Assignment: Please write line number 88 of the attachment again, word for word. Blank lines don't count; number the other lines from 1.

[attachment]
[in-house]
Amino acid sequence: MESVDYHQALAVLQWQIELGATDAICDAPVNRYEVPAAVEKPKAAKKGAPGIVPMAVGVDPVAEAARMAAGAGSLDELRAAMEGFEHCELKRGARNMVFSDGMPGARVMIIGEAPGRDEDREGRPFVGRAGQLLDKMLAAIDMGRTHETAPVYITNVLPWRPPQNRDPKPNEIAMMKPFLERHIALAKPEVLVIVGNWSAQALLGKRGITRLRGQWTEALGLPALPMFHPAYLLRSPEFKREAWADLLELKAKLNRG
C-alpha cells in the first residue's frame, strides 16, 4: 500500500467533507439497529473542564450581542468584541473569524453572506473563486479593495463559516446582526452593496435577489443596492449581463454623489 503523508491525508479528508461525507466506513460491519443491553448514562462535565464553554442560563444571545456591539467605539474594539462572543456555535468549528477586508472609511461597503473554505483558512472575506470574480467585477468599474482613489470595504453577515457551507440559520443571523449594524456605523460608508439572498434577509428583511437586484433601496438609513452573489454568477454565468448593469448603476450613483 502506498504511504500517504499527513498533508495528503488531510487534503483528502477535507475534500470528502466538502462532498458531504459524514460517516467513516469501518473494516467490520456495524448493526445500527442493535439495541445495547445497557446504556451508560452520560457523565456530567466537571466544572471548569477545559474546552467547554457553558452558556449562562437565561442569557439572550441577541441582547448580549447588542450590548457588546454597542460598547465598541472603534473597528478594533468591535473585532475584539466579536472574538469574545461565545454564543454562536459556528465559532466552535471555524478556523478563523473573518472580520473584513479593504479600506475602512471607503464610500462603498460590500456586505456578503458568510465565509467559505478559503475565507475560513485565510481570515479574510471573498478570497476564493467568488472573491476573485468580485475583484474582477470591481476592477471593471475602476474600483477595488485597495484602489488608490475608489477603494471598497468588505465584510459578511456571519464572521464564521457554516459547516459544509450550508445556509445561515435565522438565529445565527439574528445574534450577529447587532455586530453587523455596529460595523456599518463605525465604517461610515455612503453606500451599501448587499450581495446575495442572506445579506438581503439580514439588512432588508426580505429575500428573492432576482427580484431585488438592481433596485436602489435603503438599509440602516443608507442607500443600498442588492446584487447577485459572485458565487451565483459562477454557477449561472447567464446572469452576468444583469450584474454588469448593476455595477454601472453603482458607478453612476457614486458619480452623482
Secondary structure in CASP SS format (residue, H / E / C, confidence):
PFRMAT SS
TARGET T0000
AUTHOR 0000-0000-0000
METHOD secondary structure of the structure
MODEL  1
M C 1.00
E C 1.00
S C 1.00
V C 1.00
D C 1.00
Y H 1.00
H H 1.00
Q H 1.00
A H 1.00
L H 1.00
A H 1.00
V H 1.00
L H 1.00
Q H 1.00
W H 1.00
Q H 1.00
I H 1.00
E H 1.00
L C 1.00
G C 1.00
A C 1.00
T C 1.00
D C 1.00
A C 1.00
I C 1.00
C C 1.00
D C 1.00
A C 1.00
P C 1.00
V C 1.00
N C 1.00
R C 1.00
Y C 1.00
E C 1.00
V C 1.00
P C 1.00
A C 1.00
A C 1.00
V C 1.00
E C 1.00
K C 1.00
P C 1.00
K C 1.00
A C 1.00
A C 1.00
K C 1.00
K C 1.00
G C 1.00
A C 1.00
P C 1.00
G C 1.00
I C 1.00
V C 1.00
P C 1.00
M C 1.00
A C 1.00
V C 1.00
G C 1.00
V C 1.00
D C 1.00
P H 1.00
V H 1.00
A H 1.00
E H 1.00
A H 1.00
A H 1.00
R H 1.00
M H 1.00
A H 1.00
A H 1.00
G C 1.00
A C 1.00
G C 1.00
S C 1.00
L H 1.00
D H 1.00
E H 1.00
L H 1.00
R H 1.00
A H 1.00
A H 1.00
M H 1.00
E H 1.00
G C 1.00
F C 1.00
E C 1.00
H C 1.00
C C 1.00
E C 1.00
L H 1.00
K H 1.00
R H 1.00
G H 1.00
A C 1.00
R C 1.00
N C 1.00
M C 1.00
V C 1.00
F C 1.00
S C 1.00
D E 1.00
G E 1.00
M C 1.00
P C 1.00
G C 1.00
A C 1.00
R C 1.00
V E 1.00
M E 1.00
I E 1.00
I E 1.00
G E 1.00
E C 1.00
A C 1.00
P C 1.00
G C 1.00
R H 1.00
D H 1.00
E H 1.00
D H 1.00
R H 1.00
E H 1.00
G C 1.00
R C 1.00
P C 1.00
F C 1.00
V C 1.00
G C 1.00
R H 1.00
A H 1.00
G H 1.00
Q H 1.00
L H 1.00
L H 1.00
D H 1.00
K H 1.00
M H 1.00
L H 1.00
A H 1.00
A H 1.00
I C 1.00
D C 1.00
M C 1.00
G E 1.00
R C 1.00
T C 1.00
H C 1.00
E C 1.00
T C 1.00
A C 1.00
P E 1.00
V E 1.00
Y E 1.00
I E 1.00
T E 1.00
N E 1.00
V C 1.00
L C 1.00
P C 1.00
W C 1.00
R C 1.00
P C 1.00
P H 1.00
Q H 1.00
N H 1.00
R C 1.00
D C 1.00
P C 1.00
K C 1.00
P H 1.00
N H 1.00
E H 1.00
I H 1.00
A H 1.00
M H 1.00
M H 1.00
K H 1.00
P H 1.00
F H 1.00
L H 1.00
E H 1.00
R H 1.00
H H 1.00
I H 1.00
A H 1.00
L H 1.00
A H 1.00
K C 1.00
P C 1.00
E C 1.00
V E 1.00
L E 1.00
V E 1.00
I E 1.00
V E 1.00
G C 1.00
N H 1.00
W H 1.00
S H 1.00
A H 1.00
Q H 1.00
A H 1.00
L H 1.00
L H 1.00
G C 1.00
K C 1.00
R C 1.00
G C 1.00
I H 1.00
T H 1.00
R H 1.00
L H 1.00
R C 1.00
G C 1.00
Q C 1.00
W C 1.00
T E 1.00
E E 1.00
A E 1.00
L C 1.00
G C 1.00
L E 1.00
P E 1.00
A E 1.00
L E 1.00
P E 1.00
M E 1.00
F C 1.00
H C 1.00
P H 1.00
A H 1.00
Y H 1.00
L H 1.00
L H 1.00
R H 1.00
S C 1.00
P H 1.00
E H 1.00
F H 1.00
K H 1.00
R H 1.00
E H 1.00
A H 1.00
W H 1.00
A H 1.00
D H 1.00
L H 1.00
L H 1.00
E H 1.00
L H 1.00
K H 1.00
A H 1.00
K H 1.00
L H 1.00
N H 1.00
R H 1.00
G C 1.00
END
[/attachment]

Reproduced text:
R H 1.00